Manic Street Preachers (It's Not War) Just The End Of Love
I've just sat here at my desk, headphones on, for the last 30 minutes, listening to the new Manic Street Preachers single on repeat. (It's Not War) Just The End Of Love is the first track to be released from their 10th studio album, Postcards From A Young Man.
The single will be released on 13 September with the album following a week later.
So what's the verdict? Well I like it, I really do. It's got a theatrical pop verve to it. A sweeping string-laden hook, classic Bradders growly verse and a widdly solo in the middle eight. The melody is simple but delivered with classic Manics panache.
Given that I love the grand pomposity of Gold Against The Soul as much as the unrelenting murk of The Holy Bible, I'd say this leans more to the former, albeit with a lightness of touch that has come with advancing years.
Canvassing a few of my social media contacts (they used to be called friends, back in the day), there's a positive attitude on the first few listens. "It kinda sounds like Burt Bacharach and Queen. Not a bad thing" said one. I see what he means. Another compared it to Smashing Pumpkins' classic 1995 top ten single Tonight Tonight.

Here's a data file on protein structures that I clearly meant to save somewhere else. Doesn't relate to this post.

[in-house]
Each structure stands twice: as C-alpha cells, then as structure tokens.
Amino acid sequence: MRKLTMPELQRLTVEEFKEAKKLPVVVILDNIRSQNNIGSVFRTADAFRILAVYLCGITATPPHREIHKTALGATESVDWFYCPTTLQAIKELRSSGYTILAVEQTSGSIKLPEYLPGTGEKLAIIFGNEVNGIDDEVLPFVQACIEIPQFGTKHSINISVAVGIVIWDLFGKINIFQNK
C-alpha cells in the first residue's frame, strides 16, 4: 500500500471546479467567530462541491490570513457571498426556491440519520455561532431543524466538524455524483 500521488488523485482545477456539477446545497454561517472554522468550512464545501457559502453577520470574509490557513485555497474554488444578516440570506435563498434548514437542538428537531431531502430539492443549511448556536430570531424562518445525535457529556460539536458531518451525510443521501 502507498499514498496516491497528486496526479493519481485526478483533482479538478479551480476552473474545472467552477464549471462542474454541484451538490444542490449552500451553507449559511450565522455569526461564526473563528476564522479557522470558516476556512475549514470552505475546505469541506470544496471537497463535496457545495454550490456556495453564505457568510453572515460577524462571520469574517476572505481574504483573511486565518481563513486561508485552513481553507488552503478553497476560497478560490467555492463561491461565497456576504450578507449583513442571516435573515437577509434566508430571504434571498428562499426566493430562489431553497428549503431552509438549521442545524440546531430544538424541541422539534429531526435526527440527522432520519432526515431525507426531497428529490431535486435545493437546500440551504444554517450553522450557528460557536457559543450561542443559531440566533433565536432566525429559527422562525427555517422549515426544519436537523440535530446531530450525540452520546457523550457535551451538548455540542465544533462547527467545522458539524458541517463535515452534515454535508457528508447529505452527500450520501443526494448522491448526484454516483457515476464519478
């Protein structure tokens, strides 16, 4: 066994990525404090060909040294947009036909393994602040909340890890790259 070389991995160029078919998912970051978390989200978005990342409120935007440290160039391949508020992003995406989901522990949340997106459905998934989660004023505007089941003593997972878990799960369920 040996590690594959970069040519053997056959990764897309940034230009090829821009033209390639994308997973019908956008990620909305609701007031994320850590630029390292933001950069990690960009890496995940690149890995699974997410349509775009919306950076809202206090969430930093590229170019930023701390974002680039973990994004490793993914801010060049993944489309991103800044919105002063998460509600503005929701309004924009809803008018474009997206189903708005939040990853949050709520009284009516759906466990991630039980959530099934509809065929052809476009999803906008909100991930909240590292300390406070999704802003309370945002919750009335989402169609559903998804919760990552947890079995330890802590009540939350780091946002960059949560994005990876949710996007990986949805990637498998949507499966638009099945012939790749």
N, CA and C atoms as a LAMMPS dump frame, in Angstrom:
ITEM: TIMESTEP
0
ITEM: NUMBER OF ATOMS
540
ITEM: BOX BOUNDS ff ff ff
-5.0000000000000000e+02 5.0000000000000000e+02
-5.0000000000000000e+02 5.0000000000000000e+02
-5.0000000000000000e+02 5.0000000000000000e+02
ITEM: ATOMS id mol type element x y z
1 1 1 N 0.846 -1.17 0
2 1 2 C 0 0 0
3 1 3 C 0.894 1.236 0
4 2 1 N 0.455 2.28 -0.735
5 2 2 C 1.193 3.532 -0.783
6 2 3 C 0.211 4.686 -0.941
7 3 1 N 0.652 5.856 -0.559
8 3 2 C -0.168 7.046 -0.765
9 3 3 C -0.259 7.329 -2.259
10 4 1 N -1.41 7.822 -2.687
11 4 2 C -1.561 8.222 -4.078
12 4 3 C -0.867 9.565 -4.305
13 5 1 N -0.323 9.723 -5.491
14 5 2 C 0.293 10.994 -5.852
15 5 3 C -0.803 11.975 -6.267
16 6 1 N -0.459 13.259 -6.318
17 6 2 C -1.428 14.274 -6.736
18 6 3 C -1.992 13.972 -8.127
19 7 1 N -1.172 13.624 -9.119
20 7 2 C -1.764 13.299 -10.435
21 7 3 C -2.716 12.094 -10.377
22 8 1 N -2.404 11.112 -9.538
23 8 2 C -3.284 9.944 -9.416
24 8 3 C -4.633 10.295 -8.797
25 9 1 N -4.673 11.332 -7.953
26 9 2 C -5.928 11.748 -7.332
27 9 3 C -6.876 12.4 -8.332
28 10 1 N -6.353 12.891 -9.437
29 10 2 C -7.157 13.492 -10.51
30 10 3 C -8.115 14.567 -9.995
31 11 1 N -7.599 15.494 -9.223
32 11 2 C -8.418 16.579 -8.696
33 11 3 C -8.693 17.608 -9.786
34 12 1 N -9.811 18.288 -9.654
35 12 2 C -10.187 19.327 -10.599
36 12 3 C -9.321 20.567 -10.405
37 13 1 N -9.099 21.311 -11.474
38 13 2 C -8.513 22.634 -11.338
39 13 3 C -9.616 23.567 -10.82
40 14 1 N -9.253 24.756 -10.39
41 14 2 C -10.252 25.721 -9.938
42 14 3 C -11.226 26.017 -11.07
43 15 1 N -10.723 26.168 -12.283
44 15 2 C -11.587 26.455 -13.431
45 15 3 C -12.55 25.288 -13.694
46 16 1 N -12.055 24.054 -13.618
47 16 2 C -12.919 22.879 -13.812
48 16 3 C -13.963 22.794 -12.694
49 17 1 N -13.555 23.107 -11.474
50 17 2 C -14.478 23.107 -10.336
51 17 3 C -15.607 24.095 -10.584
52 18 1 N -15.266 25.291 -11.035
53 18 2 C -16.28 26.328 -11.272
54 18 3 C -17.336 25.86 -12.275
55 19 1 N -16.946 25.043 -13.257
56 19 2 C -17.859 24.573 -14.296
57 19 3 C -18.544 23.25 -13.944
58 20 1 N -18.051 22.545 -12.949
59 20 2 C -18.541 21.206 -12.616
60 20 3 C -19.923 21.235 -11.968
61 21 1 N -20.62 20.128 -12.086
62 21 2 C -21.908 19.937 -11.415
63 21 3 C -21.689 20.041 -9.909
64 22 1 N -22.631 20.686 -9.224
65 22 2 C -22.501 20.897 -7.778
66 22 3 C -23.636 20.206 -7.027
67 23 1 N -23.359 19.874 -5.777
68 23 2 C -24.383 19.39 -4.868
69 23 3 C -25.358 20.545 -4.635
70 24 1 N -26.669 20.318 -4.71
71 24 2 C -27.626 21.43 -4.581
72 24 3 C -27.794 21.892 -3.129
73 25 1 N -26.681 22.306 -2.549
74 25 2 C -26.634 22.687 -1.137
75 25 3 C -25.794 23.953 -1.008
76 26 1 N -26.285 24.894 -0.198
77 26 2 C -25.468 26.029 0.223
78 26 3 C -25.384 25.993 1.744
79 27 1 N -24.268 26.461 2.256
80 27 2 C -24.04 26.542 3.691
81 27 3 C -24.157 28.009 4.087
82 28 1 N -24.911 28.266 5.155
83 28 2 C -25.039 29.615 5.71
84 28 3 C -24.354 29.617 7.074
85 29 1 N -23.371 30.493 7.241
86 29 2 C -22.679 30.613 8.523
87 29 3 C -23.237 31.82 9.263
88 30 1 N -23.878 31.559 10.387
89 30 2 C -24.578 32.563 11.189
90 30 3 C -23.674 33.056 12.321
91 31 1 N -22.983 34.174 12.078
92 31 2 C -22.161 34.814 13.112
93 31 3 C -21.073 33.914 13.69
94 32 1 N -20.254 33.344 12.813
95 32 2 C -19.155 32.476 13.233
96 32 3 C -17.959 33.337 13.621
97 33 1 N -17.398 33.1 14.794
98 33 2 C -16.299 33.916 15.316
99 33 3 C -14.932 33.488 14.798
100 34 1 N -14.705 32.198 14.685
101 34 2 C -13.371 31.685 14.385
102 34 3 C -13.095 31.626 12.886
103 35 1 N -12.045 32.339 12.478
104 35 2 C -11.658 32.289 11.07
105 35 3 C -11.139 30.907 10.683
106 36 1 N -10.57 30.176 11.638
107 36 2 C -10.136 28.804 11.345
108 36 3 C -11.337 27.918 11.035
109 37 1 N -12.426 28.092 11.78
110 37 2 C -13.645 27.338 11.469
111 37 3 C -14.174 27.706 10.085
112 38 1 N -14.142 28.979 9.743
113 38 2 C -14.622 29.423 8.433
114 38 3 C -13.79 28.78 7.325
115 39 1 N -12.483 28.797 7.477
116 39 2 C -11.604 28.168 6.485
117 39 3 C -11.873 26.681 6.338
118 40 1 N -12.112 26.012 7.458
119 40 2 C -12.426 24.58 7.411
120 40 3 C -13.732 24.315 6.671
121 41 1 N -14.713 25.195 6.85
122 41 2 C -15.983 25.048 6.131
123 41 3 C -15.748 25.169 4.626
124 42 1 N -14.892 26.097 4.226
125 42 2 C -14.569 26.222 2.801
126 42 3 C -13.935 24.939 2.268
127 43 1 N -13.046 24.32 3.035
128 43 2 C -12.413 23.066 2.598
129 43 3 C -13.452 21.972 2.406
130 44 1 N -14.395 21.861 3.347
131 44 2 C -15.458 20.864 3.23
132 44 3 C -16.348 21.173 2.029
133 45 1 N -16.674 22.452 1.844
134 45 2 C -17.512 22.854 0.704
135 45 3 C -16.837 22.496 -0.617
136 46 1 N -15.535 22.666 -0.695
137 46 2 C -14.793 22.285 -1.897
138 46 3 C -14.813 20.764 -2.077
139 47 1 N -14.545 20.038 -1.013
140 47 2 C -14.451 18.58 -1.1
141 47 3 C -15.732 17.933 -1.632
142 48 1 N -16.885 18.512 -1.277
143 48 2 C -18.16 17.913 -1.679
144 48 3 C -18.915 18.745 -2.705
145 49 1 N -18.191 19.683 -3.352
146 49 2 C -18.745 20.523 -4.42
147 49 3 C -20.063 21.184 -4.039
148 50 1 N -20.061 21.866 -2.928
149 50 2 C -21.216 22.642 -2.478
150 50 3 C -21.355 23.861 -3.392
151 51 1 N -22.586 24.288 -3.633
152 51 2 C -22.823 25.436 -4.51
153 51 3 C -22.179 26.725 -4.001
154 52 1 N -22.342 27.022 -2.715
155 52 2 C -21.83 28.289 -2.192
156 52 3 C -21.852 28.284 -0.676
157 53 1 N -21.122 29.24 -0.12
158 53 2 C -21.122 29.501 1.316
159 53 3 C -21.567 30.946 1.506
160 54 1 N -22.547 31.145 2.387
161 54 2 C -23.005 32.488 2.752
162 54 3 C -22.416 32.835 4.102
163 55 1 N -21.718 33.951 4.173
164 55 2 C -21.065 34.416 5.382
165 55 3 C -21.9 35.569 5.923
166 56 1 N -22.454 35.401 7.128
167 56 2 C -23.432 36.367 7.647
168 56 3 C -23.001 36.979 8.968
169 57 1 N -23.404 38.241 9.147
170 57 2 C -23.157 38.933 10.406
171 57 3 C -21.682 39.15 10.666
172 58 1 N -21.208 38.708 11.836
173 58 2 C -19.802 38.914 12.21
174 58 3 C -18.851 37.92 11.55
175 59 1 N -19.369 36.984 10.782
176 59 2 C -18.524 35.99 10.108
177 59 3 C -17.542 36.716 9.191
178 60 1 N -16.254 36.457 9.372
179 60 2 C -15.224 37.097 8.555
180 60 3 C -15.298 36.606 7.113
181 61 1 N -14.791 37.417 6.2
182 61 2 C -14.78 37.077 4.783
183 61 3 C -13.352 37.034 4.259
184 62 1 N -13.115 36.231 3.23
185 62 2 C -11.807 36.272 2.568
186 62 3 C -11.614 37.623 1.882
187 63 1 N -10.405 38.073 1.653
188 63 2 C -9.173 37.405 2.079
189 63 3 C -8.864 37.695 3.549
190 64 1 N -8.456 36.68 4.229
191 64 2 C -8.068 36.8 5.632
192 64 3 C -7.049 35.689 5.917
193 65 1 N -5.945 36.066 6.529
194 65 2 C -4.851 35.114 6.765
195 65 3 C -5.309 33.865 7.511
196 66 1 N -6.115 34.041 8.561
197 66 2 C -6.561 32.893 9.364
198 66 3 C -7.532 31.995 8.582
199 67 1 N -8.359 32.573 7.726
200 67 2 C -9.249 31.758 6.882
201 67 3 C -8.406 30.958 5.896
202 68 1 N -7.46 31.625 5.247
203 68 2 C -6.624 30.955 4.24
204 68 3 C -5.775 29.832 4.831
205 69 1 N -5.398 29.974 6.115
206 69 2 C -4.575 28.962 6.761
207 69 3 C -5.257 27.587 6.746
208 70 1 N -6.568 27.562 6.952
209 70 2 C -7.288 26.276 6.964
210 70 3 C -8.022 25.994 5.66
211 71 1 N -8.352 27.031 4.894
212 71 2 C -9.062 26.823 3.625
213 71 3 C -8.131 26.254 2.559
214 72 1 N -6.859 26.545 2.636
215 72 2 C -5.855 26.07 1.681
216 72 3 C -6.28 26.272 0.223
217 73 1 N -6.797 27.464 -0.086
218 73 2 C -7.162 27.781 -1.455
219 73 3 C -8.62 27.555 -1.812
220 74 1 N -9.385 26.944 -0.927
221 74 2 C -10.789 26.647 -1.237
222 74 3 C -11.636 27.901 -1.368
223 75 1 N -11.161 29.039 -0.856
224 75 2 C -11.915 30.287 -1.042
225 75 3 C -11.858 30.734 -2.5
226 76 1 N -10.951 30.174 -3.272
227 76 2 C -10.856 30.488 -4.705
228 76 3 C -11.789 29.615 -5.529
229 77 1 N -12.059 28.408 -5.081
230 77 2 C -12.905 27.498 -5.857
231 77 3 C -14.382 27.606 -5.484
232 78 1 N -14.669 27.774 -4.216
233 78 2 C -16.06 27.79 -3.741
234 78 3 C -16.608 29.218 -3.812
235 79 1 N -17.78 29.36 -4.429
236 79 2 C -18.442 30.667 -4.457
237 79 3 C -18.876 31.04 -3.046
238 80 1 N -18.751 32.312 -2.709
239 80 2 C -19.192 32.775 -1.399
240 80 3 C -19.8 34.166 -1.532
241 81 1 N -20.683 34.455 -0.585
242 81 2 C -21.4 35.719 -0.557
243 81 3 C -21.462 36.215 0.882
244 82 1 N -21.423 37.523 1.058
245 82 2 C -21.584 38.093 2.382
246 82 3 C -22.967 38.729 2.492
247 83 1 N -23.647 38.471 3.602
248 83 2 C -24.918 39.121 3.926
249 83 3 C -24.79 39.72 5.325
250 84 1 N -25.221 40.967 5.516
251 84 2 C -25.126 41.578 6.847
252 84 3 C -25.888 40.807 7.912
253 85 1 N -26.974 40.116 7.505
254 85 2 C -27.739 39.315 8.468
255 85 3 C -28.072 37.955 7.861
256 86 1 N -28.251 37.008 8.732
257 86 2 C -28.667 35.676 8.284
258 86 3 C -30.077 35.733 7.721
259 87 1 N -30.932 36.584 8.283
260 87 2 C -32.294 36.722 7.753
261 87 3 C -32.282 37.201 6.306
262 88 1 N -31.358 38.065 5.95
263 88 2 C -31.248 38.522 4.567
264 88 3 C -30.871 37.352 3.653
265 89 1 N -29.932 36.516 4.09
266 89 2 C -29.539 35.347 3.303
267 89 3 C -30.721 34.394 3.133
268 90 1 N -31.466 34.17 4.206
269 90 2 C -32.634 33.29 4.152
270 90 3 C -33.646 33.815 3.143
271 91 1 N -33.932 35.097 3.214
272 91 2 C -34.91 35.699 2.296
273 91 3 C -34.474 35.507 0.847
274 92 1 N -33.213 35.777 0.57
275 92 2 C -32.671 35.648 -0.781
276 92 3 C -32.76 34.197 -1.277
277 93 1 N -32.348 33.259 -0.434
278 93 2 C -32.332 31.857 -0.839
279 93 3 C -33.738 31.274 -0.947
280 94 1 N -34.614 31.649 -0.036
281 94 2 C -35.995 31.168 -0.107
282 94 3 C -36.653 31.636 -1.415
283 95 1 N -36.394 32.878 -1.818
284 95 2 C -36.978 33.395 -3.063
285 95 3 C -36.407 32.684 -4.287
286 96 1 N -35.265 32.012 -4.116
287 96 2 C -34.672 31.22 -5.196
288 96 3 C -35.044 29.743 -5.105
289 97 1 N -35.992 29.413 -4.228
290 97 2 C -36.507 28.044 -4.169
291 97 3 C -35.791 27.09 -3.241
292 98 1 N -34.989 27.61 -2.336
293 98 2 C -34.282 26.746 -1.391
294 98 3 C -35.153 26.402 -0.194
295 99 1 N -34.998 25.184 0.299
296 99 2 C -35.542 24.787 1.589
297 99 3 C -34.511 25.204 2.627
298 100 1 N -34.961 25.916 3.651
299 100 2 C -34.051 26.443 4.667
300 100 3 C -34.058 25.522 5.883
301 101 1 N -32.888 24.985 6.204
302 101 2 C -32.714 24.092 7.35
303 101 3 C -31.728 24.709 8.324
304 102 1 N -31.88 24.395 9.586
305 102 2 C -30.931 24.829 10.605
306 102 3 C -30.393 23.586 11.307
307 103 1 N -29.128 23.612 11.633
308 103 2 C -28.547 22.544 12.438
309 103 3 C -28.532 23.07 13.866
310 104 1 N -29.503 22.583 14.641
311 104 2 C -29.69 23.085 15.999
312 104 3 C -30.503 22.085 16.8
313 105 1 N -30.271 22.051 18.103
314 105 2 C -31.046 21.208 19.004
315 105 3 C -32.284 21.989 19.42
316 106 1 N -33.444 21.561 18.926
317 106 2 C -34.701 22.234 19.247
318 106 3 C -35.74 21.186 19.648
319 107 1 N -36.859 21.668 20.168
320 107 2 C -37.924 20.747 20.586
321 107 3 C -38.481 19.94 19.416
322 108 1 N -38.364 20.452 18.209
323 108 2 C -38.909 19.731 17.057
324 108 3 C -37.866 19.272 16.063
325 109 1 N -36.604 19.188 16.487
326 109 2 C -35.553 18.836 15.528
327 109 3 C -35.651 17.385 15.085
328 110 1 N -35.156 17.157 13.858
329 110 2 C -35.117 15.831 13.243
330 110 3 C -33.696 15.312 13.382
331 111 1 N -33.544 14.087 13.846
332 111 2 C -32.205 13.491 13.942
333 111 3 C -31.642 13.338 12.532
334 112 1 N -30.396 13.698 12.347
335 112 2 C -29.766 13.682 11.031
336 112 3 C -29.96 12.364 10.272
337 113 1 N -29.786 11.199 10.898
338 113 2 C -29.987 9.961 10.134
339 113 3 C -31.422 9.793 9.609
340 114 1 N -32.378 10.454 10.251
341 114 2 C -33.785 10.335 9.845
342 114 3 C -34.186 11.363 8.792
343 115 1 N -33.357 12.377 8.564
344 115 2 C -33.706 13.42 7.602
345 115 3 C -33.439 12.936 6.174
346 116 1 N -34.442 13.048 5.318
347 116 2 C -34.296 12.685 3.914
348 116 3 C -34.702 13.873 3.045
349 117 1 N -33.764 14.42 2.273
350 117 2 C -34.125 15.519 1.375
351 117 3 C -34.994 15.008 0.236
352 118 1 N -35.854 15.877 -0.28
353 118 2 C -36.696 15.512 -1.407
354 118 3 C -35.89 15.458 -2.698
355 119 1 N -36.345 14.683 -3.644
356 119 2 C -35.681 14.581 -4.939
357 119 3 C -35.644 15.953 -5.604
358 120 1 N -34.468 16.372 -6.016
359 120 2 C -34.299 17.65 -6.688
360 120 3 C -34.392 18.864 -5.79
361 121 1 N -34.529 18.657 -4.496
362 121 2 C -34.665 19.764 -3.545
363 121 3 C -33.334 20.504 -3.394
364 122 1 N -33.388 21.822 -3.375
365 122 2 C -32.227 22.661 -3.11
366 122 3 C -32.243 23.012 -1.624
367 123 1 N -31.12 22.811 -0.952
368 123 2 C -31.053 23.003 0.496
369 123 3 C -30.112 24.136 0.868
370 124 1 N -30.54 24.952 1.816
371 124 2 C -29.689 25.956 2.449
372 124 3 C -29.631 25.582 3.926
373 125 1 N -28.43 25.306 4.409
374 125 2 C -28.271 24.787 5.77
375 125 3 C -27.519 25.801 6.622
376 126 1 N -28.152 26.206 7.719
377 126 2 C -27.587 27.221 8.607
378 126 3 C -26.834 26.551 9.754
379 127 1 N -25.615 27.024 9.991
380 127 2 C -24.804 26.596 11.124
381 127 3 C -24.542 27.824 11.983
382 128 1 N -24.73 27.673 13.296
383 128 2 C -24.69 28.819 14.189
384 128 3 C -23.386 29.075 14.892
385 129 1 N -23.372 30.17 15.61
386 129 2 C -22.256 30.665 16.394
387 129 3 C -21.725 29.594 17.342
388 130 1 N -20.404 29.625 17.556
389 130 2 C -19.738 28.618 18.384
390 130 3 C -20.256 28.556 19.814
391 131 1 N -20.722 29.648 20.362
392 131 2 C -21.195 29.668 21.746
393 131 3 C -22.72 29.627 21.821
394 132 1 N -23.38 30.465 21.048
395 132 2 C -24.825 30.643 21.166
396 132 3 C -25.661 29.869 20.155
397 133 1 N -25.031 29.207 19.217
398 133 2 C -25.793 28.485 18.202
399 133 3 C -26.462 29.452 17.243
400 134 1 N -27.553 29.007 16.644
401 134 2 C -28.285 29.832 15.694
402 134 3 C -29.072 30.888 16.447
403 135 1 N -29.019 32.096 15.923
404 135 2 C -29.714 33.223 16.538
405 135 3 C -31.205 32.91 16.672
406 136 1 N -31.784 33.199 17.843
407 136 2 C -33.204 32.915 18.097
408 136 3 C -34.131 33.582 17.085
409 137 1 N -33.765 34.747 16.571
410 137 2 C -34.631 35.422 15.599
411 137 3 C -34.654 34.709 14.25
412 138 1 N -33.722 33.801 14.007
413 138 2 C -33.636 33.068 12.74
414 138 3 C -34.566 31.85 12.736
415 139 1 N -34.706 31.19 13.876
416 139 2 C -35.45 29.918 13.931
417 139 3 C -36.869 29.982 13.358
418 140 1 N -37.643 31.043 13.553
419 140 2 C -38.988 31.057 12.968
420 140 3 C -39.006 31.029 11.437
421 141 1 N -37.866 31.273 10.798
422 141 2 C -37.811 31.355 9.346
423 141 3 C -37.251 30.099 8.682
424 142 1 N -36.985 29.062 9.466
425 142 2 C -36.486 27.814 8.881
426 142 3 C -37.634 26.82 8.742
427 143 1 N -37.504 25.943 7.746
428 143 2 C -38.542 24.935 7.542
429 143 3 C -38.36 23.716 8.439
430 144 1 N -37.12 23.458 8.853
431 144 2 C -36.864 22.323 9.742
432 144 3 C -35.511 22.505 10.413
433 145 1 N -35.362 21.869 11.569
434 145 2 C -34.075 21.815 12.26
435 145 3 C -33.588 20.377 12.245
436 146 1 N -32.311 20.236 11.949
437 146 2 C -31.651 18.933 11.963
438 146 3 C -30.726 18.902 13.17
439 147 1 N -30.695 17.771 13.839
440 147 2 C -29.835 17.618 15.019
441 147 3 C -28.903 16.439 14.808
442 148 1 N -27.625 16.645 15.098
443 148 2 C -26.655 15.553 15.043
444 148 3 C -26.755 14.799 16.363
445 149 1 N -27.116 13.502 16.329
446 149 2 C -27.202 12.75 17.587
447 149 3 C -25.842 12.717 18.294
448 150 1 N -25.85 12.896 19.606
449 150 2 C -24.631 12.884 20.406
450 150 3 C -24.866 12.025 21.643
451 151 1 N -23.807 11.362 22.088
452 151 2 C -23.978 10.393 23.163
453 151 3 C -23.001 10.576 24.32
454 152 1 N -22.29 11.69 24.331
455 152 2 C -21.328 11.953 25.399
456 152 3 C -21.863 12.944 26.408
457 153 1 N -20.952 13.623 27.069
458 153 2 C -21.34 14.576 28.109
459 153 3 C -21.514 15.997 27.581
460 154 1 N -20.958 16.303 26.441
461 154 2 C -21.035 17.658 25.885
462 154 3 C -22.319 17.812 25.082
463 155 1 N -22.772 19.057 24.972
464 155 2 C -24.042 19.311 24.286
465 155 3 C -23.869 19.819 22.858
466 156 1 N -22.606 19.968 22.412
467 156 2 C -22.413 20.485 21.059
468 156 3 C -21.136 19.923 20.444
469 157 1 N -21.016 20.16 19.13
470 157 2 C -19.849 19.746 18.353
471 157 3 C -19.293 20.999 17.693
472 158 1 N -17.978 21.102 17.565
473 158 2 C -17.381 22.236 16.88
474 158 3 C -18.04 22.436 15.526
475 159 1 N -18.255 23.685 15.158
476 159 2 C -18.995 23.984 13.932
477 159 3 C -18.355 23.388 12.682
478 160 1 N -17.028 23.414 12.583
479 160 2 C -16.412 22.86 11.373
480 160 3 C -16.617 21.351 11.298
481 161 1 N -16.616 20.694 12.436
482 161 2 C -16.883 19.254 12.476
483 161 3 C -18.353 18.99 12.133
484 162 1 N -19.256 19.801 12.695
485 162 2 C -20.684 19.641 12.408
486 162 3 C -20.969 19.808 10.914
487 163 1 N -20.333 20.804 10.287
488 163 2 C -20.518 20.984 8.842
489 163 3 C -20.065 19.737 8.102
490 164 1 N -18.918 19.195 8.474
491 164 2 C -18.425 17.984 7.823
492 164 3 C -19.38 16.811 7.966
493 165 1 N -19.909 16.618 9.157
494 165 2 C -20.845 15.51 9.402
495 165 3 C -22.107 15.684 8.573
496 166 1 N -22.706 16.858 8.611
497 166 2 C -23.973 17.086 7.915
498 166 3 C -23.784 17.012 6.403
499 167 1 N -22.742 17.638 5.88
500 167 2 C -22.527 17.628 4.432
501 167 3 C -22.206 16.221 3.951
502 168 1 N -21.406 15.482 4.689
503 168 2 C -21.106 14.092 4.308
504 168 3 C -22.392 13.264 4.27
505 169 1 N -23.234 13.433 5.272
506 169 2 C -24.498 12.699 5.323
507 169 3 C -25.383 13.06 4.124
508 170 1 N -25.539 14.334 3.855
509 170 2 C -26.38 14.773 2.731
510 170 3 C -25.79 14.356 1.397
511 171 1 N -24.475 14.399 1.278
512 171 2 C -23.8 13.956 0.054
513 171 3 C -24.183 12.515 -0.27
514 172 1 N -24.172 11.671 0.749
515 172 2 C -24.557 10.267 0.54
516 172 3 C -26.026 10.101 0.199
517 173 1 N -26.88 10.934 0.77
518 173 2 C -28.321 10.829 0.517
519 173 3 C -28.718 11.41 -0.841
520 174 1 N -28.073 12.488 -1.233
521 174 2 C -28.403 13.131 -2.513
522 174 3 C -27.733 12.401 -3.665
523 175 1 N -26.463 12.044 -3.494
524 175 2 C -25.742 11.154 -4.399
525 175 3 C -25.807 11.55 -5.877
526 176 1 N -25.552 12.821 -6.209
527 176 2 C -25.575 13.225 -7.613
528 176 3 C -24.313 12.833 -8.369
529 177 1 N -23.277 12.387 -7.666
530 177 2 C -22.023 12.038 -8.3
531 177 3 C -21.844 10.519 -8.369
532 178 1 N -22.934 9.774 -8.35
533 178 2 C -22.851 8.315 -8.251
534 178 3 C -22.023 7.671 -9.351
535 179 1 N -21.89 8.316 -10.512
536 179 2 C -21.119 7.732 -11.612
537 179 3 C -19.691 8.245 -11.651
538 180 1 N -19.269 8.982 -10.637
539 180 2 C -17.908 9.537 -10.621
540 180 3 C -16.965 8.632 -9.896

If it didn't have the axe-shredding - albeit short - solo, this single may stray into the plodding, but allied to James' manipulation of the vocals it staves off boredom. It's a bit like Design For Life in that way.
That we should be discussing the quality of a new Manics single is in itself astounding. They've had their ups and downs of course but this band is 25 years old pretty much and are still writing interesting music worthy of debate. In their 40s the Stones had pretty much lapsed into self-parody and farce.
Queen's 10th studio album was The Works which - until 72,000 people hand-clapped to Radio GaGa at Live Aid - was a failure. They were treading water. Many big bands never get that far and collapse into ego- / drug- / booze-fuelled antipathy or outright hatred.
Treading water is what we expect bands of this vintage to do. They're in their 40s and rock music is, like, for The Kids... isn't it? Not on this evidence; good bands, with intelligence to match their musical skills are managing to outlive the expectations and conventions of the music industry.
Wales should be proud of Manic Street Preachers; this single and album may not sell huge amounts and it may not change the world, but if I get to my mid-40s and have anything of worth to foist upon the world I'll be glad.
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